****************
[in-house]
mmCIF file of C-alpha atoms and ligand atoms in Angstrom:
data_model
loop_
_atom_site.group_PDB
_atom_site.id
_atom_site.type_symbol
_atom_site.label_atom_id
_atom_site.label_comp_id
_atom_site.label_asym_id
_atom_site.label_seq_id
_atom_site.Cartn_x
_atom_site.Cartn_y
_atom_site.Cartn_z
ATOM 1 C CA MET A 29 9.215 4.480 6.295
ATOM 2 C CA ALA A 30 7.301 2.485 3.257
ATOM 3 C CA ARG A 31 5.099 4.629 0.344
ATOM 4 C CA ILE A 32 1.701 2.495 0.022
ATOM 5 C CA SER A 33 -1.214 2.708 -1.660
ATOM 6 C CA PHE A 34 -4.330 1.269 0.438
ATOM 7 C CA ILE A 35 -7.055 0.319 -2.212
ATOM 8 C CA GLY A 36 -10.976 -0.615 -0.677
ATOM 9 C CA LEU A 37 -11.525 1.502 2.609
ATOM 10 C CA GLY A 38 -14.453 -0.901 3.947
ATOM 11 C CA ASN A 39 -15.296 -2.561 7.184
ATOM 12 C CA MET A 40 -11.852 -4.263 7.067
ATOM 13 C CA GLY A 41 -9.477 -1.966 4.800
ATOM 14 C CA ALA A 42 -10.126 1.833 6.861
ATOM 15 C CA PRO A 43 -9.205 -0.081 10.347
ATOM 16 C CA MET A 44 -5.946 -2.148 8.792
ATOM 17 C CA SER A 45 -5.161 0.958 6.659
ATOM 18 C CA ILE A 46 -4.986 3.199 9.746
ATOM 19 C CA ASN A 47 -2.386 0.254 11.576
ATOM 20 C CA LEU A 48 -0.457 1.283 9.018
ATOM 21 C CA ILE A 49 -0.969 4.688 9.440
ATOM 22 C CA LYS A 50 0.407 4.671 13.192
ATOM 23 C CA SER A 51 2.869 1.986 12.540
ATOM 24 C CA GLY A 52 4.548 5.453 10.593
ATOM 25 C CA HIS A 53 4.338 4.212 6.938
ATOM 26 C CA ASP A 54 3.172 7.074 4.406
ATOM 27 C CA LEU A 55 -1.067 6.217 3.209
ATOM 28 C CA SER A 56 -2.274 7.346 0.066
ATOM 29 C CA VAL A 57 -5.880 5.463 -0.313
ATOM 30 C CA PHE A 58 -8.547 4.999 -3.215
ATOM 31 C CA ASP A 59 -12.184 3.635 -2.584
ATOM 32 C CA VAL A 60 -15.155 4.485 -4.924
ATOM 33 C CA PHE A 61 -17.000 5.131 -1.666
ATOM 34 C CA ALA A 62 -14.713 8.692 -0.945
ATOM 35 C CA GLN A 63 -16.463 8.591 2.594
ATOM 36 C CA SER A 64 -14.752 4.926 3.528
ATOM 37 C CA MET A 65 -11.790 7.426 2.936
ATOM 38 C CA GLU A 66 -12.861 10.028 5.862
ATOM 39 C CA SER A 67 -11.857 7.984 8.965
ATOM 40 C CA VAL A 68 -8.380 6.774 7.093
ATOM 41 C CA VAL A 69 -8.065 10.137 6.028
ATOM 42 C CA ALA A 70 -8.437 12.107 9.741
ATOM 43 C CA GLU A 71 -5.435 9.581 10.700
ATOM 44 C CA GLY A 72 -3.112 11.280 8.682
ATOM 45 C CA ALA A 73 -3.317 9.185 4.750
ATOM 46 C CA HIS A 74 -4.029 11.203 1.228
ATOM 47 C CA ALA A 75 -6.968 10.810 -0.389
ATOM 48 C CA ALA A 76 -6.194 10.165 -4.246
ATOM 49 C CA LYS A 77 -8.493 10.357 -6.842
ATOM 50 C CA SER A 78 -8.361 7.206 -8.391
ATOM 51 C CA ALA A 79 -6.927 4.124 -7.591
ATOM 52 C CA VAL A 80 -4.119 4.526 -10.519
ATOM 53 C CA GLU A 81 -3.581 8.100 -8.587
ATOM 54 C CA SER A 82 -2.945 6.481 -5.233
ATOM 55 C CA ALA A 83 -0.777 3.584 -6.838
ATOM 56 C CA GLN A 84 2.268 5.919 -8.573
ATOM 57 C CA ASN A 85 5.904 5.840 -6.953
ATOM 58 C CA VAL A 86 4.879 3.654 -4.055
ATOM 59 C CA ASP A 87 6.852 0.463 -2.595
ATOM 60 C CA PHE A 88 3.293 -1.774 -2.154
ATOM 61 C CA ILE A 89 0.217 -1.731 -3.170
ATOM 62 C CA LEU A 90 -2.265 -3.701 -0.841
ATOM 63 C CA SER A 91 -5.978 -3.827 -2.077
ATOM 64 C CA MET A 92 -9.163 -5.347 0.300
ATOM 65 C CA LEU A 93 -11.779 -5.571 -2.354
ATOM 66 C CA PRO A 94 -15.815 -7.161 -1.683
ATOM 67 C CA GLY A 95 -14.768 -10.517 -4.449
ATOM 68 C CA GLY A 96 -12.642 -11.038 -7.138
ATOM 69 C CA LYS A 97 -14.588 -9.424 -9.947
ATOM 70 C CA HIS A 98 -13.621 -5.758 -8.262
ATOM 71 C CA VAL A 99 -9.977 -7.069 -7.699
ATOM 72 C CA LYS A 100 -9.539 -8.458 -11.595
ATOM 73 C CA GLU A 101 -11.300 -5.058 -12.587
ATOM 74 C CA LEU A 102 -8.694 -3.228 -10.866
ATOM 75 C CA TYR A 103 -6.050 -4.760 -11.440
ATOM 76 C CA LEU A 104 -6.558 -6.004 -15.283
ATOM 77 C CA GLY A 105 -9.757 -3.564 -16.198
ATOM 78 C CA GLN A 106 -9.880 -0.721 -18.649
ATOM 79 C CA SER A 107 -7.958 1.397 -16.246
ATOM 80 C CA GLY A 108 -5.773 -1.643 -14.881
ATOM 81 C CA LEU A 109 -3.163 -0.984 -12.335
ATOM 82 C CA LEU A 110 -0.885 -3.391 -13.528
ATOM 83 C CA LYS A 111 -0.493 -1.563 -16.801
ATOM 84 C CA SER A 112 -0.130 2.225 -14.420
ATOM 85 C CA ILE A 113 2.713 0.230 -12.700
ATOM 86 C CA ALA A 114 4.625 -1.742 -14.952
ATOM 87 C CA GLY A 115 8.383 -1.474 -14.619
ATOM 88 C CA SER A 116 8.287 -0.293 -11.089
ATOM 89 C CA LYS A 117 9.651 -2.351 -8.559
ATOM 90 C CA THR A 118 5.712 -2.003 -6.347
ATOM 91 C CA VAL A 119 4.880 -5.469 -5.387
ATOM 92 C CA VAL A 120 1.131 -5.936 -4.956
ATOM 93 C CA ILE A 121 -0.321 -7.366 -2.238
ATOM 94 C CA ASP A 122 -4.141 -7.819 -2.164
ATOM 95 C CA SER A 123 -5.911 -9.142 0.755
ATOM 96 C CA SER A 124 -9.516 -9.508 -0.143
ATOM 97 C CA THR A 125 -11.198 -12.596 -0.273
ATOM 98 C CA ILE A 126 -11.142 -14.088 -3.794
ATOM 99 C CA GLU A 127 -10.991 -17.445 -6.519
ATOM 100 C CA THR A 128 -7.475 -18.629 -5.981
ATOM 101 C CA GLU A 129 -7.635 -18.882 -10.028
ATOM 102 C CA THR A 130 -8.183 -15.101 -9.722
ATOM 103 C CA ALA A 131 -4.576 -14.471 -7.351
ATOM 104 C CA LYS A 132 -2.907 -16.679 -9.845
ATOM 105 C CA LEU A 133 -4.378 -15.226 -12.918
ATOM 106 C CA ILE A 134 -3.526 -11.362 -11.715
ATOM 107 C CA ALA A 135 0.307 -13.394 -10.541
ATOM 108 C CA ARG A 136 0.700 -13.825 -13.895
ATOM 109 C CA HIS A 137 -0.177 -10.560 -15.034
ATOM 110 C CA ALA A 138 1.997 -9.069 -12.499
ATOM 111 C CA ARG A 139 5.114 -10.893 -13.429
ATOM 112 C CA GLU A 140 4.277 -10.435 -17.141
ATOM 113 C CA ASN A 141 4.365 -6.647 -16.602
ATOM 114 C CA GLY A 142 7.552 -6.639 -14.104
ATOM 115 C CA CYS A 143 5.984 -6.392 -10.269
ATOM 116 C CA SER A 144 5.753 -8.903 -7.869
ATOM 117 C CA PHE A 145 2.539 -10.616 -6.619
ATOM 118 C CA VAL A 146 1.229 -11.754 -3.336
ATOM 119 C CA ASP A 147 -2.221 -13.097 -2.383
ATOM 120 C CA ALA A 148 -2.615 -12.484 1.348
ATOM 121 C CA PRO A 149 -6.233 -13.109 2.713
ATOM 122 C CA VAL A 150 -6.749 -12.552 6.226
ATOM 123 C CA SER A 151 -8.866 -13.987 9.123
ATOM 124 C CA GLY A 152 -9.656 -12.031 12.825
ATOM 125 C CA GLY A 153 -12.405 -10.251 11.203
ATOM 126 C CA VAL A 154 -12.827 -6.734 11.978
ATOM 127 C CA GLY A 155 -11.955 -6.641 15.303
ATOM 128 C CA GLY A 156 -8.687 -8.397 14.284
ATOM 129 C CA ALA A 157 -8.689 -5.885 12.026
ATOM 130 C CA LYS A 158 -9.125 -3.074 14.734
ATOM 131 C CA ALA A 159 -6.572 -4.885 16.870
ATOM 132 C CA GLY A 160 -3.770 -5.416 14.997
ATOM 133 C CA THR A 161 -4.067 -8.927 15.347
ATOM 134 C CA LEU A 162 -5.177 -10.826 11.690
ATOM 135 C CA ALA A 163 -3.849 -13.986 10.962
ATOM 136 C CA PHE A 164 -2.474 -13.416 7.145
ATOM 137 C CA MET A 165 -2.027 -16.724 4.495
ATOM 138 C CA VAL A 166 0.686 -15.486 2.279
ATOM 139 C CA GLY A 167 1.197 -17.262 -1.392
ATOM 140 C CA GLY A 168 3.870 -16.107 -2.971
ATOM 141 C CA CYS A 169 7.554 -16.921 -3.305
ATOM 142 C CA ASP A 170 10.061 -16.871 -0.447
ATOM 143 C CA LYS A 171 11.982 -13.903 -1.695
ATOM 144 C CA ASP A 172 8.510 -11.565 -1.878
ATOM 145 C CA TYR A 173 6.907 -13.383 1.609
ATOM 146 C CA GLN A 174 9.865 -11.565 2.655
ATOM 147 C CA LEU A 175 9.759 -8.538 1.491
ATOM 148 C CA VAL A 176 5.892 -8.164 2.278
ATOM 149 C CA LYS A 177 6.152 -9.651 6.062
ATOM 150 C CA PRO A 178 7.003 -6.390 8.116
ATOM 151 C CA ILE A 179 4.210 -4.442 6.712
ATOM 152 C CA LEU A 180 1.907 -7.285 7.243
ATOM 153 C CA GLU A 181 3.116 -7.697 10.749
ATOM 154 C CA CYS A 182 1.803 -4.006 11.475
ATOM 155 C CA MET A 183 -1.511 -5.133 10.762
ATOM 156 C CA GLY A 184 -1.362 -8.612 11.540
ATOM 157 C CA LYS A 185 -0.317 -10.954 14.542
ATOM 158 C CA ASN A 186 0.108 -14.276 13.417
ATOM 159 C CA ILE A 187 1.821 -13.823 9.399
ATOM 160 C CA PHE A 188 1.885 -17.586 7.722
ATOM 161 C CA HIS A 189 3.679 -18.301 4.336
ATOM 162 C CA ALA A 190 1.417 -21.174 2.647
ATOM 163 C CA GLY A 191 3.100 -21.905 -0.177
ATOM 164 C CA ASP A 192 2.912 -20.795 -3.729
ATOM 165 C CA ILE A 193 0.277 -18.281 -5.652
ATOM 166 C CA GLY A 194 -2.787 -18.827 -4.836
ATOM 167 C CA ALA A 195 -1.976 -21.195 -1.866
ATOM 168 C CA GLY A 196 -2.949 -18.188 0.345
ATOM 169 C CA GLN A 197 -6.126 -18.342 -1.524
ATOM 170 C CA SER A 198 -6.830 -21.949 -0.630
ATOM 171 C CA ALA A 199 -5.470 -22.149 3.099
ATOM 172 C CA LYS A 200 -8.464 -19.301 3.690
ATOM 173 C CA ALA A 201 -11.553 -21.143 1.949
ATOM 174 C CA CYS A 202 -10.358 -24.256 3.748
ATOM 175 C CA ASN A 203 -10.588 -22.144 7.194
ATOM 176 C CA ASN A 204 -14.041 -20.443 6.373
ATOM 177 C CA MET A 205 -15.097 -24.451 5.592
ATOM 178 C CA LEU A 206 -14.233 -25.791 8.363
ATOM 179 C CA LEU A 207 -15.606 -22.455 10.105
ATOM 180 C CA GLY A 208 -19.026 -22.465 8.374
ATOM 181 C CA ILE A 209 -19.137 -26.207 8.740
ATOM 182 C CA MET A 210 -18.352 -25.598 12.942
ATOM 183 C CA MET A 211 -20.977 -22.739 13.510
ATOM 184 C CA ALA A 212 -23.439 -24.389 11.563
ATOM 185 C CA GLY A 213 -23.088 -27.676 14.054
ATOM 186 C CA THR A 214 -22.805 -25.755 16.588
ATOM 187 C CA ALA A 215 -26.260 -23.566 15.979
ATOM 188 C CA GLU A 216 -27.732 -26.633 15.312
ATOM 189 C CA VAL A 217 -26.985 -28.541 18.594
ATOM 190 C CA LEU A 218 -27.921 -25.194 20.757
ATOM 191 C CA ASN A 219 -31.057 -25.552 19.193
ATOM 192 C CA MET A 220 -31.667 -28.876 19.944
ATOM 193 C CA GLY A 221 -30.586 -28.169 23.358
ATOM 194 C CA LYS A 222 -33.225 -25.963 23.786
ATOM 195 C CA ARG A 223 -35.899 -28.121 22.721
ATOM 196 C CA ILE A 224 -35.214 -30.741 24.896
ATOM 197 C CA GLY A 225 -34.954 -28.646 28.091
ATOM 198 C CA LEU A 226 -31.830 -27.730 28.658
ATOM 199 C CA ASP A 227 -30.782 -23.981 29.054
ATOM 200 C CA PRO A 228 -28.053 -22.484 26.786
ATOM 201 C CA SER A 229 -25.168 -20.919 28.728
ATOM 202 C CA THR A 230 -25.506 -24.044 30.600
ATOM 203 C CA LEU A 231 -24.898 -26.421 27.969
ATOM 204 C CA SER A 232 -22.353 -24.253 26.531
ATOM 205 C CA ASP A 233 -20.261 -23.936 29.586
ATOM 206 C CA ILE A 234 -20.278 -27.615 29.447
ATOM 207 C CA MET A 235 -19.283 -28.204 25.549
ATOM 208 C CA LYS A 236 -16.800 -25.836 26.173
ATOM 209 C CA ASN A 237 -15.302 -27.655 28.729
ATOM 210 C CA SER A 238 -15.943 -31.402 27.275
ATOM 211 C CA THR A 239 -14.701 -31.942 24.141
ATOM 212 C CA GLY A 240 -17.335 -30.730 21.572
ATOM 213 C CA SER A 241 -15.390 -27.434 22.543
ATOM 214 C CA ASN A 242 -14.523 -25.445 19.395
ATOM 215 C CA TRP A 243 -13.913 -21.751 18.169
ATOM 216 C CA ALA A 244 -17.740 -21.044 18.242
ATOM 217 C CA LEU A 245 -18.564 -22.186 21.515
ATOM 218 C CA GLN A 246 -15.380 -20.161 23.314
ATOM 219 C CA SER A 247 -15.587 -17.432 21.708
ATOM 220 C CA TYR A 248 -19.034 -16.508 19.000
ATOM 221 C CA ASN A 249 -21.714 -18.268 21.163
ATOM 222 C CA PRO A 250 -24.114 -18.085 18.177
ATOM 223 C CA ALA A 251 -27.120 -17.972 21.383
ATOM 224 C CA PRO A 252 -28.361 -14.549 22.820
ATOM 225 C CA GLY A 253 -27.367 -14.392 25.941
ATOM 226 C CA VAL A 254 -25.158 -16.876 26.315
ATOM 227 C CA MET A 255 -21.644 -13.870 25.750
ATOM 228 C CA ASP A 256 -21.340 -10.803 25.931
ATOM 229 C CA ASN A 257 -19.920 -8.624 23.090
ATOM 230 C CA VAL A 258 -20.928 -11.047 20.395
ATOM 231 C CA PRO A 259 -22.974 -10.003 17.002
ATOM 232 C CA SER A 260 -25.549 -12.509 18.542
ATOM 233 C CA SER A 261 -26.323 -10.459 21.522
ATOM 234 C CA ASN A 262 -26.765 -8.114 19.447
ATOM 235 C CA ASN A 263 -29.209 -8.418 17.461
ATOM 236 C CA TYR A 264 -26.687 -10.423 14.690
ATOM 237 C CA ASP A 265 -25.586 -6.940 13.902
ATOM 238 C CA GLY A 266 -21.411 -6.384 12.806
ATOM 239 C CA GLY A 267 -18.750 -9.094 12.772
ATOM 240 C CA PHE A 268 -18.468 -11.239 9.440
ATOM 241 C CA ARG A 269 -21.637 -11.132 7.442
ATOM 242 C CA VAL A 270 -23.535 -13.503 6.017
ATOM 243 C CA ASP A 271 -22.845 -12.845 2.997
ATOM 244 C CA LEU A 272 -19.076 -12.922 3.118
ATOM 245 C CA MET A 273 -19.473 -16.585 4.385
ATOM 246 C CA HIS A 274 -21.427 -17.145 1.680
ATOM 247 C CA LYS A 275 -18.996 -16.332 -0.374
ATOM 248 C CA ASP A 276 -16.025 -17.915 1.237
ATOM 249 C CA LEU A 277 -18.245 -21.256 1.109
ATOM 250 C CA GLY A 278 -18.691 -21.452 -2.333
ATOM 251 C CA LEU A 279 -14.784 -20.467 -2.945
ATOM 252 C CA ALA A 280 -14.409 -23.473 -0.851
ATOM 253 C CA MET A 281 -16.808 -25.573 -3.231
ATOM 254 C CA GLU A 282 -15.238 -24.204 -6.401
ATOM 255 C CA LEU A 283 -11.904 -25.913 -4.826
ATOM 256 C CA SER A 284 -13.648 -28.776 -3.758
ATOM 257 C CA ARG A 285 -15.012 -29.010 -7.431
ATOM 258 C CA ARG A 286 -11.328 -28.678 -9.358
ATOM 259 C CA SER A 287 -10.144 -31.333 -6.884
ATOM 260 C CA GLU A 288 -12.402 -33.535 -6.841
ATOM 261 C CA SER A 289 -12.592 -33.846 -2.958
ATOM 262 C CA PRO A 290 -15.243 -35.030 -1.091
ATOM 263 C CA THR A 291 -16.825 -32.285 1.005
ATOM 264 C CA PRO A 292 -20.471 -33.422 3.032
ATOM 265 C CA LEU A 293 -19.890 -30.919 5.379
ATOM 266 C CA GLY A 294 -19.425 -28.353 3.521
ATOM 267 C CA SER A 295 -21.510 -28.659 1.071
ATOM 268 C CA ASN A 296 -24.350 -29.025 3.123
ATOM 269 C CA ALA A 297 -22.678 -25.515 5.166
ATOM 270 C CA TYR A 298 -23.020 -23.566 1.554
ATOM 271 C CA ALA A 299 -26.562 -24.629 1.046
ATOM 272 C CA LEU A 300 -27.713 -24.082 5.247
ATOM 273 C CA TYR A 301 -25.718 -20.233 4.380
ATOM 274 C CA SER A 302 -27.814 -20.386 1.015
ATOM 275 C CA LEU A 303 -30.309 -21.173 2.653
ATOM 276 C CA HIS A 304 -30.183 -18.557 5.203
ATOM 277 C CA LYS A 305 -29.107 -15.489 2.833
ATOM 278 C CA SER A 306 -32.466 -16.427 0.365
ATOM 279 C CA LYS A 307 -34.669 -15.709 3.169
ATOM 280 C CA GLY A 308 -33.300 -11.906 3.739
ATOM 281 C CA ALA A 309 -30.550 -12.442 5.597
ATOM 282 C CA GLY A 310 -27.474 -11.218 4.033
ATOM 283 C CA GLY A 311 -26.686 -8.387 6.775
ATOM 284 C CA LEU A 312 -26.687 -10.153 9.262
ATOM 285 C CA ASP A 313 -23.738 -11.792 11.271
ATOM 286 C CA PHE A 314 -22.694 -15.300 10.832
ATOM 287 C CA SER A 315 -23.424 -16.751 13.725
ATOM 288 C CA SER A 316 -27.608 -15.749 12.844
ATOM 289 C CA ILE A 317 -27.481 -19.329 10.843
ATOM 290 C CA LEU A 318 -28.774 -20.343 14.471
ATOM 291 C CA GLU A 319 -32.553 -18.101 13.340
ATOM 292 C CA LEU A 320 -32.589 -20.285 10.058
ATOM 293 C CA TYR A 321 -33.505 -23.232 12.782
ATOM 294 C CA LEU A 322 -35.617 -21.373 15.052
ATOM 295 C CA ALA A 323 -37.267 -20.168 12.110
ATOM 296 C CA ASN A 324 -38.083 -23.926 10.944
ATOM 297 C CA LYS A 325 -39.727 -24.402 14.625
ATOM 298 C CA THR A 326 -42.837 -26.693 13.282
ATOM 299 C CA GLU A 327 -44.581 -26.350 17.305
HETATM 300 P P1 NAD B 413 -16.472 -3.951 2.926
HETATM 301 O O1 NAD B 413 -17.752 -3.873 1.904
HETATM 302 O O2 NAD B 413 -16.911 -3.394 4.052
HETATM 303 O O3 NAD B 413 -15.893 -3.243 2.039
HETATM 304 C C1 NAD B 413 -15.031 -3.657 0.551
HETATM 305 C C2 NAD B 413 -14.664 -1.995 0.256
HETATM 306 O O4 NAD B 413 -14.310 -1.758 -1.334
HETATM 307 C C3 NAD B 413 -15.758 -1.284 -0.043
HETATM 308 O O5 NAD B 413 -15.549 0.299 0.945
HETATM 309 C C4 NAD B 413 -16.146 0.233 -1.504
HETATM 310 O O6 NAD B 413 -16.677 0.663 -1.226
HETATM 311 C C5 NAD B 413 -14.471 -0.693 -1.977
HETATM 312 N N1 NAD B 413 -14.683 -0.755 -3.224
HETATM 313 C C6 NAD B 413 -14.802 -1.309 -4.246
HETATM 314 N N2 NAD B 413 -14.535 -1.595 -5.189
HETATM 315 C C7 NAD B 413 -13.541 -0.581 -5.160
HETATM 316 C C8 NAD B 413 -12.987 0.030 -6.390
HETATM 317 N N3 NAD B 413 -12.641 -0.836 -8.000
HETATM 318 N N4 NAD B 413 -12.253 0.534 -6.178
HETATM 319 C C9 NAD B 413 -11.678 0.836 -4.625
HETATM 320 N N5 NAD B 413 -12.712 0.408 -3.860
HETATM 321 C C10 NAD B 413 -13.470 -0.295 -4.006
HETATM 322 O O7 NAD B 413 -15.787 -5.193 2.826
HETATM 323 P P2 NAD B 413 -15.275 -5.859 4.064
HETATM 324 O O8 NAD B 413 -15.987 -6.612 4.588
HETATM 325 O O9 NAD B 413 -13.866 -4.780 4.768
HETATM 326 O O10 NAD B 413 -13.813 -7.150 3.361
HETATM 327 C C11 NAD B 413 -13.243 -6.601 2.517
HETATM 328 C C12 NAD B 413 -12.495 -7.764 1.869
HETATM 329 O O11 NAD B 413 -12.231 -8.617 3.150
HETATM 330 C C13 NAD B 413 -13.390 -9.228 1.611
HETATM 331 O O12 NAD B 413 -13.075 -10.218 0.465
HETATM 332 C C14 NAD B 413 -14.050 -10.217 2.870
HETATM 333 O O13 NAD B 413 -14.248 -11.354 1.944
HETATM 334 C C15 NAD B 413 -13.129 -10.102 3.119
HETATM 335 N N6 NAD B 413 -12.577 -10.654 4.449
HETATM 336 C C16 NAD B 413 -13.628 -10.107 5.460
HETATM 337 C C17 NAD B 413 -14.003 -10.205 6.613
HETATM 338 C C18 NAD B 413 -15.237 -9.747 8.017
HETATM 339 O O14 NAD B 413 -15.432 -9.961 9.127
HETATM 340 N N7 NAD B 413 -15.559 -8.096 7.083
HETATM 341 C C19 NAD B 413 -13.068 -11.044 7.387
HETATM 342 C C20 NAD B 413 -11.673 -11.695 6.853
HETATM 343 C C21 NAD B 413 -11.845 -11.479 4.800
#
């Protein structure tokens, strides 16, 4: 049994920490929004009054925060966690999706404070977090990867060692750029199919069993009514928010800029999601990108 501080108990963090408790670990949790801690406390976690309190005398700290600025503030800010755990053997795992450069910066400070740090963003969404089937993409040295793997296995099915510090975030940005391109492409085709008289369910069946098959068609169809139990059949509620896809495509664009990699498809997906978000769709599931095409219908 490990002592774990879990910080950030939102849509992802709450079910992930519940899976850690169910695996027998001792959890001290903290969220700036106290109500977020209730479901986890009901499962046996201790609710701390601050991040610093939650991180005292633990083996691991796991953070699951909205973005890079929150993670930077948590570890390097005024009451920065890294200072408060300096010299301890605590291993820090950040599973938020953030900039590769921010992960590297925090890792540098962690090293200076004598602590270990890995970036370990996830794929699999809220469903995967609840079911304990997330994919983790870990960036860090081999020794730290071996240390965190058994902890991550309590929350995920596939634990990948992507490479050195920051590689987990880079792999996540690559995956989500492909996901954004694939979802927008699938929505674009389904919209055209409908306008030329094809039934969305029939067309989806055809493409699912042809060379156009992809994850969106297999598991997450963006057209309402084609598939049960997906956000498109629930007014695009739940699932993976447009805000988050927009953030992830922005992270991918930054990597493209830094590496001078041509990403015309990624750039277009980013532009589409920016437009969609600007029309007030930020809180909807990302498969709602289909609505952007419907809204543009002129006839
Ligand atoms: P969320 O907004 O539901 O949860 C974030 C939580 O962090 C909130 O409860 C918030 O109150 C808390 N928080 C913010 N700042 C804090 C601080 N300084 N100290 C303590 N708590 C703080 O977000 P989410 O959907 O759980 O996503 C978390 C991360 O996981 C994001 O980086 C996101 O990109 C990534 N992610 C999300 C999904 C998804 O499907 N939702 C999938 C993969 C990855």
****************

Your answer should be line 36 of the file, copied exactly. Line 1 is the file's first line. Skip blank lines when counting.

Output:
ATOM 22 C CA LYS A 50 0.407 4.671 13.192